LONDON (Reuters) - British environment authorities mounted a major cleanup operation on Wednesday after flooding forced hundreds of thousands of tons of raw sewage into the River Thames running through central London.
The Environment Agency said 600,000 tons of untreated sewage overflowed into the river as London's Victorian-era sewers were overwhelmed by torrential rains that brought chaos to parts of the city on Tuesday night.
"The overflow has to go somewhere, and the Thames is the natural place," a spokeswoman told Reuters.
The agency said the discharge had killed thousands of fish in the Thames which was declared dead due to pollution in the 1960s but is now reputedly the cleanest urban river in Europe.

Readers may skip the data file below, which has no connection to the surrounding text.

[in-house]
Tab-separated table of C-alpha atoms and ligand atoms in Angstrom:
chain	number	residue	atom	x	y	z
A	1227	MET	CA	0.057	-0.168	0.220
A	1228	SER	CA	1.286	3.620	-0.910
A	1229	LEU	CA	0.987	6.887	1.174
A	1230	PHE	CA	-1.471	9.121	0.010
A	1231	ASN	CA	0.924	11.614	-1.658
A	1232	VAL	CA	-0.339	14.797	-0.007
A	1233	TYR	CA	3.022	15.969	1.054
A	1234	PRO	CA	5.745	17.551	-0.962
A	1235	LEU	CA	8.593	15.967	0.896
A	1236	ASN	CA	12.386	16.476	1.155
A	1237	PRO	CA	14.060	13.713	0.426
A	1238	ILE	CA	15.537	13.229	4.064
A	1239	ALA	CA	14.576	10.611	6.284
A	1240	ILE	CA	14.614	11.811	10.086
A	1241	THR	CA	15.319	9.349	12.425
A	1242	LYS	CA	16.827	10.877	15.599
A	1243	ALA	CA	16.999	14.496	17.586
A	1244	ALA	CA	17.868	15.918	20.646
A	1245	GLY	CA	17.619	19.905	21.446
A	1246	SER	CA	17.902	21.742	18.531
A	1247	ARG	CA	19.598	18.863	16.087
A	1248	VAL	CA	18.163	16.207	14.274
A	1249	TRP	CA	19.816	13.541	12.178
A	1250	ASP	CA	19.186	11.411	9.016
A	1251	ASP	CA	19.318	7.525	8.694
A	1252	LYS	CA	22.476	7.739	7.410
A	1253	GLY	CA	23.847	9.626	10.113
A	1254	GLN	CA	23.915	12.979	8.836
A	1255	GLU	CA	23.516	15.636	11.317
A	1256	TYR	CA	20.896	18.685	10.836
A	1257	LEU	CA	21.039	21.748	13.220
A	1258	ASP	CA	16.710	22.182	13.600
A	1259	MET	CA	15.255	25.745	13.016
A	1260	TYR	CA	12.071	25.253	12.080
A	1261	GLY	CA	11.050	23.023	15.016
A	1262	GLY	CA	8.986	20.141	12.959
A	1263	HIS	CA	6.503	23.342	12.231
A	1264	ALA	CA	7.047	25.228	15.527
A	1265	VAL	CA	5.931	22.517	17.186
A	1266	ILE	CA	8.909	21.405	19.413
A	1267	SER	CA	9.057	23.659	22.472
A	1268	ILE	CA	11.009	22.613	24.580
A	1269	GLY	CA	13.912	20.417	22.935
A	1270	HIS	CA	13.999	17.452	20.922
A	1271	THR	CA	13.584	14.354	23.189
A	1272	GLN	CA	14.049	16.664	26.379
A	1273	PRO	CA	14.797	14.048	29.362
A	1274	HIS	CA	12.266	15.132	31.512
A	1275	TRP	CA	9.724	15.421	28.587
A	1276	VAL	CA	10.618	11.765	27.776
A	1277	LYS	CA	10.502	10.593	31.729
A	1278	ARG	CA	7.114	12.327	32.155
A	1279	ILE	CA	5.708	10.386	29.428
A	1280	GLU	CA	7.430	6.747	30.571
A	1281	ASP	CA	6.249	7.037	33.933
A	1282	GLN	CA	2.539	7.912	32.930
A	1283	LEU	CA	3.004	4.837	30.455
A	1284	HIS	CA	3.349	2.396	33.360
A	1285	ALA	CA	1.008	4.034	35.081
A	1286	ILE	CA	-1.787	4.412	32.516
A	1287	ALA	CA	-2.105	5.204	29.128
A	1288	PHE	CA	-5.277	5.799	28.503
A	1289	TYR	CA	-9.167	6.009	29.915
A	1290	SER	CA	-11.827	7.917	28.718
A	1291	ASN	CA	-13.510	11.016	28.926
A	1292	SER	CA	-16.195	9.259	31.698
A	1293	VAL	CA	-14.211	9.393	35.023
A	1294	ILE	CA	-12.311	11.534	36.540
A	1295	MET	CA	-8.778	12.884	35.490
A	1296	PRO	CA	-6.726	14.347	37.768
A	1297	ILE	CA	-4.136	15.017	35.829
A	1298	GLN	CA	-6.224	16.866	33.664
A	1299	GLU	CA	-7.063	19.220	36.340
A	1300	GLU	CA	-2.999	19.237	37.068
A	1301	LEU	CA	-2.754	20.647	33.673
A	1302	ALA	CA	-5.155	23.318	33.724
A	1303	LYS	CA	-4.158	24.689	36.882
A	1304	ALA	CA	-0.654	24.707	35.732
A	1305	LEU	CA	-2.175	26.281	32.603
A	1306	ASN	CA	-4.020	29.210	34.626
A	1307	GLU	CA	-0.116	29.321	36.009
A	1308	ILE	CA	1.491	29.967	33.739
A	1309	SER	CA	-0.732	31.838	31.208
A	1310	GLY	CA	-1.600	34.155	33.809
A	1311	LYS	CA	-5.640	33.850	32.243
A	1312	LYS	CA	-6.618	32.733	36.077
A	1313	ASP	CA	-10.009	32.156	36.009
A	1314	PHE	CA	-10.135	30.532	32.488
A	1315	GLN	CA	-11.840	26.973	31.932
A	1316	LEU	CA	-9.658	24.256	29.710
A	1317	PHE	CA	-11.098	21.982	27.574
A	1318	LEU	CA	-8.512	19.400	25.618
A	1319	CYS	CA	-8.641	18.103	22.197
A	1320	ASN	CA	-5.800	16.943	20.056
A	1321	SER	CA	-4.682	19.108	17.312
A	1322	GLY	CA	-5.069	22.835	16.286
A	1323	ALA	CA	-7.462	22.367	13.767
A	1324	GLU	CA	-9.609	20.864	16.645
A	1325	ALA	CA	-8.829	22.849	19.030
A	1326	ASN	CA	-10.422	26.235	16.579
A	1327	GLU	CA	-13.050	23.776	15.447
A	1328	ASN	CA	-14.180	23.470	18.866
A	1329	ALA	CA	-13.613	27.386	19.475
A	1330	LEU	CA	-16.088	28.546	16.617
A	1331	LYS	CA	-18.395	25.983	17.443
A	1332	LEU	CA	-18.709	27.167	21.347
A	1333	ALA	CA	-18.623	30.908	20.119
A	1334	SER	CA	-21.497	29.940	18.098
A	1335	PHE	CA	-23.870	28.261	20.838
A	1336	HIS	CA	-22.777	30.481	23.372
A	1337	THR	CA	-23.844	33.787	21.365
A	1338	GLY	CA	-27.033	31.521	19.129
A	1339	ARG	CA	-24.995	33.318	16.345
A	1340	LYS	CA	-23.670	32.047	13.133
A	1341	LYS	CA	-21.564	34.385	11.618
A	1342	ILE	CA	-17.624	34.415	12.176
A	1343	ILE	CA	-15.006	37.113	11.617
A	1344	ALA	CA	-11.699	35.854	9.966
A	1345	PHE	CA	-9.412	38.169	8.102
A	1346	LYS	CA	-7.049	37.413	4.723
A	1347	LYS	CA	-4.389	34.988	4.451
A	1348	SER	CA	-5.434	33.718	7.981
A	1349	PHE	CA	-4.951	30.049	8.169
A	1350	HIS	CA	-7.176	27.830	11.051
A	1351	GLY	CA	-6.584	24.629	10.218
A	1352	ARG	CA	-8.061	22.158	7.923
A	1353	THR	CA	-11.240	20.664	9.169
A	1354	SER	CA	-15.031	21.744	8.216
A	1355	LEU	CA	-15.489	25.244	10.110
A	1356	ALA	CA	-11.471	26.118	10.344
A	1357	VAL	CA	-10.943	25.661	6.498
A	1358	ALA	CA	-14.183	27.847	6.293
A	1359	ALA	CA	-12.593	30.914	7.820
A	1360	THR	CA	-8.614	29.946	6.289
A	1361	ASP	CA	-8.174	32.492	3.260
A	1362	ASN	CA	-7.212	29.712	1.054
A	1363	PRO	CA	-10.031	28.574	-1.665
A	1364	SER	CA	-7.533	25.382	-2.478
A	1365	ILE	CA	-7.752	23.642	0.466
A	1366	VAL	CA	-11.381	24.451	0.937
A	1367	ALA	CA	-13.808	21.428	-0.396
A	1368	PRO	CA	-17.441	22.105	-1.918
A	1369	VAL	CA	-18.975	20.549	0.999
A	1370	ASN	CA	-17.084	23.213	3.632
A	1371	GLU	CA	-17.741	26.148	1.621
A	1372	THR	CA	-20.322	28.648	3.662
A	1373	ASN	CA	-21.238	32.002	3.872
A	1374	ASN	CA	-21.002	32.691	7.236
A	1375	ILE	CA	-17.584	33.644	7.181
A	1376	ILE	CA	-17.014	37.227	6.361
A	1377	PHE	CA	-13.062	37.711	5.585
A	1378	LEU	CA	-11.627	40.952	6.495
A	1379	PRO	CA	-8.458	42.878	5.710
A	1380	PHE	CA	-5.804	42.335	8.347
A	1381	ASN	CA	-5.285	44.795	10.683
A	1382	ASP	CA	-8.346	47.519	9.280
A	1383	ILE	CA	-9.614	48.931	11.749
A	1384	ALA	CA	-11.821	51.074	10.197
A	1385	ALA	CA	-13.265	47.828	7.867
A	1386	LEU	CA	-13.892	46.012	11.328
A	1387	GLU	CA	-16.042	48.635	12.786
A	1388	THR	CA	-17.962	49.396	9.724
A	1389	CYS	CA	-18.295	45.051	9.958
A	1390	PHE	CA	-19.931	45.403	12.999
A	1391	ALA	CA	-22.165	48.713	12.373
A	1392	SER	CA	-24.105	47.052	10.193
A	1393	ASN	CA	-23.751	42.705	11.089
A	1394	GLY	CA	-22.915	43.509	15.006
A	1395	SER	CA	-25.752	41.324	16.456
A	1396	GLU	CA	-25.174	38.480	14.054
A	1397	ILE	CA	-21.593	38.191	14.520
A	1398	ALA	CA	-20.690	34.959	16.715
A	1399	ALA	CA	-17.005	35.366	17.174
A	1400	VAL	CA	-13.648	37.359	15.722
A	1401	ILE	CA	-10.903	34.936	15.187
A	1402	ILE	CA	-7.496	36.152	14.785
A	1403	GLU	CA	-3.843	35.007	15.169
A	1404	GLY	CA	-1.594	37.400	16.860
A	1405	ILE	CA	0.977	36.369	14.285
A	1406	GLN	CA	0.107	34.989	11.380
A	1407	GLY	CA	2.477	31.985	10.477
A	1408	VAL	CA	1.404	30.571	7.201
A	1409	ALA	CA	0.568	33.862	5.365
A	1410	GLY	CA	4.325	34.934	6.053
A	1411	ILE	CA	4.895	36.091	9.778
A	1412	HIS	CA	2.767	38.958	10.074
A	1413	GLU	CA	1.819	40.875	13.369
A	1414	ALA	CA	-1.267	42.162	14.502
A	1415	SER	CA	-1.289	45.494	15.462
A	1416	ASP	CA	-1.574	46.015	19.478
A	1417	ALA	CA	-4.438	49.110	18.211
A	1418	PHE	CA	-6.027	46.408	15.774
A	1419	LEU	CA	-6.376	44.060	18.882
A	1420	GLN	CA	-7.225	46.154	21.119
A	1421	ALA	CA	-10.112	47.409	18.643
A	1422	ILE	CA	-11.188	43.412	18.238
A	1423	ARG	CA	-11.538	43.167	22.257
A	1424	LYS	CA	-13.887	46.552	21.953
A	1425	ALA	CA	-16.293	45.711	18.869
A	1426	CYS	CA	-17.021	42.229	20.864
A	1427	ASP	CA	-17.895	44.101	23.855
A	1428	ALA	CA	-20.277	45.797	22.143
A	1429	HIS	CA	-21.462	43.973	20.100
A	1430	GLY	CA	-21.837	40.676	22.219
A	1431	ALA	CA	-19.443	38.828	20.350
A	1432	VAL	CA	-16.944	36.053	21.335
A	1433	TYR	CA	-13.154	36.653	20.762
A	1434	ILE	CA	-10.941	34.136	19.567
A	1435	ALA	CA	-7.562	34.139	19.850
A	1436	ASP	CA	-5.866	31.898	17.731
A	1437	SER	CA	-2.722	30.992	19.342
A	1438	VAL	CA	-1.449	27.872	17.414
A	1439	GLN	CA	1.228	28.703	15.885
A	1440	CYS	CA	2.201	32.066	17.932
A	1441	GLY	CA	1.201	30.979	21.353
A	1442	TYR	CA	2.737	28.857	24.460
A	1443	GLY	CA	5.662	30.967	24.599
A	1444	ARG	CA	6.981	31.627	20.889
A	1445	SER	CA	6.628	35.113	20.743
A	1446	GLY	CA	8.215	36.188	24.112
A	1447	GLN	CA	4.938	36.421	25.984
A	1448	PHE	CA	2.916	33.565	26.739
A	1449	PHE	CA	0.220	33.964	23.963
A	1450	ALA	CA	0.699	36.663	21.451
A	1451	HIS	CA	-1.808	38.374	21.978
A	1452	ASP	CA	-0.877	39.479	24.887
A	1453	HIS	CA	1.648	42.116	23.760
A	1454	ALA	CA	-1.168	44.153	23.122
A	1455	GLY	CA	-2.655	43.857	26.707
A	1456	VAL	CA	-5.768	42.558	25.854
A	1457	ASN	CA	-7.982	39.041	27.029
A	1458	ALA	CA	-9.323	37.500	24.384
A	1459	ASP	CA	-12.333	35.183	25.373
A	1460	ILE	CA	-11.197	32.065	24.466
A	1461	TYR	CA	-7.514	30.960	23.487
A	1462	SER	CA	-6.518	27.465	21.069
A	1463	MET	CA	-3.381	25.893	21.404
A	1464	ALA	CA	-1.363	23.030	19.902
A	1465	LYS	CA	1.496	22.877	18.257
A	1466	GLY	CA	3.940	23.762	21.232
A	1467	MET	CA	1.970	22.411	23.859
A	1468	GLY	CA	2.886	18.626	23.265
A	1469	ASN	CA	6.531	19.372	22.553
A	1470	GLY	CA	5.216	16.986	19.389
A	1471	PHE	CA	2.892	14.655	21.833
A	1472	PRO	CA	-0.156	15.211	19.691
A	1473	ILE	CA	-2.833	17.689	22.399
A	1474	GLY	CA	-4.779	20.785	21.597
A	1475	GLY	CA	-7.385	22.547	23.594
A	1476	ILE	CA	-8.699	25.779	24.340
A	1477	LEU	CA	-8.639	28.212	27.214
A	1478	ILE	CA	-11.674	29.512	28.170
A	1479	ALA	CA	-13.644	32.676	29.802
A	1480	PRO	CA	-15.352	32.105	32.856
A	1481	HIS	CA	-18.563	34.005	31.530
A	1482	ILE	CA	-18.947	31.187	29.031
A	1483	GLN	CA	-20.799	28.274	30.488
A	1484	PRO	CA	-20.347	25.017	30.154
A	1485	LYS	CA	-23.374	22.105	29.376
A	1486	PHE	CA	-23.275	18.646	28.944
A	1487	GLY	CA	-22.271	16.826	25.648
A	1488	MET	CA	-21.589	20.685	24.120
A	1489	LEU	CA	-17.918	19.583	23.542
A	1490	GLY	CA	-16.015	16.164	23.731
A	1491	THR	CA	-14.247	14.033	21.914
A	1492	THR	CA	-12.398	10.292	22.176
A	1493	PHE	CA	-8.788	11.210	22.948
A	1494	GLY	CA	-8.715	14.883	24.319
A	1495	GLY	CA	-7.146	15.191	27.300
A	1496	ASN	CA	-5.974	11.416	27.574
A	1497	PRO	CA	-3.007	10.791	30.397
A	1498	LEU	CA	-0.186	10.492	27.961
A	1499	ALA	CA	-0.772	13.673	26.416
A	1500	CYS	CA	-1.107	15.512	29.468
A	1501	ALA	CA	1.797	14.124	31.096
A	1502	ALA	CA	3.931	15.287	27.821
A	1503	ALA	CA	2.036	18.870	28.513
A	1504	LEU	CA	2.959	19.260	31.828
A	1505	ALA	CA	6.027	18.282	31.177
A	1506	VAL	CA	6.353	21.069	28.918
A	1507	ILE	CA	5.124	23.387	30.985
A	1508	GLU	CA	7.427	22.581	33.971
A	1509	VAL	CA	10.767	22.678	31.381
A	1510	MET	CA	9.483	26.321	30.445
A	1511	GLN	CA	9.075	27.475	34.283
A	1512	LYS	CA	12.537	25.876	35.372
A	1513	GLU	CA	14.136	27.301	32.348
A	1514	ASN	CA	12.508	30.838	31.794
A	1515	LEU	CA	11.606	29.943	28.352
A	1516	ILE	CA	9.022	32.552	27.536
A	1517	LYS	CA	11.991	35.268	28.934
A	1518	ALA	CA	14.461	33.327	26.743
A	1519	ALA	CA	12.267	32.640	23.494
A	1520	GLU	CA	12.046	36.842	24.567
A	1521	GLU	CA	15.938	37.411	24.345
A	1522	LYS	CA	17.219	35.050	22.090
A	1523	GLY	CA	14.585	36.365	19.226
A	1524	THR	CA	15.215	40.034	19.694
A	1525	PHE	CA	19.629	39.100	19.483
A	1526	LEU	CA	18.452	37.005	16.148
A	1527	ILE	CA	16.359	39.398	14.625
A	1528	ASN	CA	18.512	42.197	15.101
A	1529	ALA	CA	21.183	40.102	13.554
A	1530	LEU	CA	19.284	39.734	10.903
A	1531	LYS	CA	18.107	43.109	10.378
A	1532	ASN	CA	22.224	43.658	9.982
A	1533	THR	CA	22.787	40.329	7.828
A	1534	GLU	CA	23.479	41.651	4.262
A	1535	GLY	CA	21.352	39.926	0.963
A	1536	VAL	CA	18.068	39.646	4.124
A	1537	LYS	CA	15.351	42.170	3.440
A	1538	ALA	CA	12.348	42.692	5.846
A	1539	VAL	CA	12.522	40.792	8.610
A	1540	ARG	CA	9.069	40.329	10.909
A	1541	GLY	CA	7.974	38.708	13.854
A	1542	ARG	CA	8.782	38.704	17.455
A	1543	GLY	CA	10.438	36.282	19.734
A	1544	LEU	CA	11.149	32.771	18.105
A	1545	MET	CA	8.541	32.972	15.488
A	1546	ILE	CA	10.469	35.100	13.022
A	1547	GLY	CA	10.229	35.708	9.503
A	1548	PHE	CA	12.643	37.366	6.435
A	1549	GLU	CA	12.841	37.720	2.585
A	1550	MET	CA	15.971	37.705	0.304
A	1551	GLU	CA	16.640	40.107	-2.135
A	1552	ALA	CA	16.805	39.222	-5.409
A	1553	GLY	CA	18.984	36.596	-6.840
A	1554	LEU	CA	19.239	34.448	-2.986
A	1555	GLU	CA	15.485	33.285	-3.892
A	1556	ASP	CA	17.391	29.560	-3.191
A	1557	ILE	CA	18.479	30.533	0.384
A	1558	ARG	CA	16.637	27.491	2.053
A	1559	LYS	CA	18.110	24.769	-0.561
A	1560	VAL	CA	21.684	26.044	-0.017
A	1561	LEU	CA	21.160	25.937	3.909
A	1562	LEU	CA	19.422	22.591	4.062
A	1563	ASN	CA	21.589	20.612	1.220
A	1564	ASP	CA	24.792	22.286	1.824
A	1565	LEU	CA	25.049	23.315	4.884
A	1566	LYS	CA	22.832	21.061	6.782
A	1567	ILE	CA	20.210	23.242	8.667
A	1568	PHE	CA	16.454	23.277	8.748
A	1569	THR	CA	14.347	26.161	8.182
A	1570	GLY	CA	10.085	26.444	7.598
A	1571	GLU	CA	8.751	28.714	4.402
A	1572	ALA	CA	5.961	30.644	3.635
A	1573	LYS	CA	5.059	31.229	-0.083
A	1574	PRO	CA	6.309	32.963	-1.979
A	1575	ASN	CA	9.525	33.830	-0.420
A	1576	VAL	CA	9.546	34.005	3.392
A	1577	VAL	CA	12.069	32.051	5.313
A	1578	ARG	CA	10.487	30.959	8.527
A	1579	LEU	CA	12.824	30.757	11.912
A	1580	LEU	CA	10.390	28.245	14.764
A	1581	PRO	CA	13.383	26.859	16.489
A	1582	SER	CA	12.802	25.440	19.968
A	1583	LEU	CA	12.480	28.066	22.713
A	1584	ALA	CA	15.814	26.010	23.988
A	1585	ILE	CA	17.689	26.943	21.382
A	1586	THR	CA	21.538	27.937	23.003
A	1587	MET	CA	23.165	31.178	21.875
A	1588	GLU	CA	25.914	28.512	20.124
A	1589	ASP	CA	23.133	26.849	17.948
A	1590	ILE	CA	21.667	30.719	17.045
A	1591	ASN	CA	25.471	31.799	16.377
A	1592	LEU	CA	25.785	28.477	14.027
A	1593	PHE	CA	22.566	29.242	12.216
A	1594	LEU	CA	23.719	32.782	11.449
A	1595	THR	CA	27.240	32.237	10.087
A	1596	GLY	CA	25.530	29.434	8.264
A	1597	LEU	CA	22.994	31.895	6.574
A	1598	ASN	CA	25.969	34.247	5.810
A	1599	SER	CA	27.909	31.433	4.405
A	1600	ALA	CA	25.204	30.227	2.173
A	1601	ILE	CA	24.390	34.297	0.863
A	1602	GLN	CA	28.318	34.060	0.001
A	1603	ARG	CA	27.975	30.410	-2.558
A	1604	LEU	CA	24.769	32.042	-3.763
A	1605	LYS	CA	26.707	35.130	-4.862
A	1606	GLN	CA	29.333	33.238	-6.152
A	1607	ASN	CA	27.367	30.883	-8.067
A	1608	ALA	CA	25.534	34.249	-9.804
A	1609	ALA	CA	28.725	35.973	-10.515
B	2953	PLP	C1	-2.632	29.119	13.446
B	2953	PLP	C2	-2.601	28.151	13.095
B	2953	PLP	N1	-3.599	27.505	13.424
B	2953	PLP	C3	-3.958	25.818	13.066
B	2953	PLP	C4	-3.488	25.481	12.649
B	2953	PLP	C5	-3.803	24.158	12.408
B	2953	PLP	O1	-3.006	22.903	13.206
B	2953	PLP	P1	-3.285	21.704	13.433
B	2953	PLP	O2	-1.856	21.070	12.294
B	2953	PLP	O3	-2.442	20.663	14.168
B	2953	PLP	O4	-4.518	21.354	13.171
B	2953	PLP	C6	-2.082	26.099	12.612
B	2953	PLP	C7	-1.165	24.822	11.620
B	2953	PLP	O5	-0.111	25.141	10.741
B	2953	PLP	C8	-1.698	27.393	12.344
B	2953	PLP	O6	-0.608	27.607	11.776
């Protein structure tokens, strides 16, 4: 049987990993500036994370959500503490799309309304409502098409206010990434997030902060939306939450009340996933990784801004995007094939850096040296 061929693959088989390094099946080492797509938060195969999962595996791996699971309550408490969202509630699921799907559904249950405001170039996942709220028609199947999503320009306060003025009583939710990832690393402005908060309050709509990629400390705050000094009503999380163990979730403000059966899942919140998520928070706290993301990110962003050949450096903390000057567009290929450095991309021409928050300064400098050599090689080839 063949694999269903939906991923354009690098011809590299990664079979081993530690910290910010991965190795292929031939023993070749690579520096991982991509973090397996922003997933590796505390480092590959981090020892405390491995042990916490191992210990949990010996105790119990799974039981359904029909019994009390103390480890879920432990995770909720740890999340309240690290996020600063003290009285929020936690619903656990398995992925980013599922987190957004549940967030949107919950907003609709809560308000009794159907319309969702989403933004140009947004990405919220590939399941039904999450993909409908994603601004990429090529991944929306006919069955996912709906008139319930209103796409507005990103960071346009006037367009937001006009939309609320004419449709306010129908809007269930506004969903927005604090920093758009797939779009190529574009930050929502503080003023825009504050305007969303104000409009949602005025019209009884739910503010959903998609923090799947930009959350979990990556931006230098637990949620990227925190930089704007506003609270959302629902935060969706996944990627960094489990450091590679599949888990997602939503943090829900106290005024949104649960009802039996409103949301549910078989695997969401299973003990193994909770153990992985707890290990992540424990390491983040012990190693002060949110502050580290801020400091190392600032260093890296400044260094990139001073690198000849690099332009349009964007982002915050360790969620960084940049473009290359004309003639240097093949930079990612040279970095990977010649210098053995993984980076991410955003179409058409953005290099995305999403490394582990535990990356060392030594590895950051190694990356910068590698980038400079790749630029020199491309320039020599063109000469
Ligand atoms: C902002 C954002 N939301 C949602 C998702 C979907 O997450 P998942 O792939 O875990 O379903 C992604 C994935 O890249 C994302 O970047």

But environmentalists have long complained that the city's aging sewer system -- which carries both foul sewage and excess rainfall -- is in disrepair, outdated and increasingly unable to cope with both the rising population and climate change.
When severe storms hit the city -- as on Tuesday -- the rainwater combines with the raw sewage and discharges directly into the Thames to stop it ending on the streets of the city.
Robin Clarke, Director of Waste Water Operations at Thames Water, which is responsible for the sewers, said in a statement that the company "deeply regretted" the loss of fish and was working with the Environment Agency to respond.
"The scale of the fish loss last night was very rare -- a very unfortunate side effect of the exceptionally heavy rainfall. Despite events such as last night, the Thames remains one of the cleanest metropolitan rivers in the world," he said.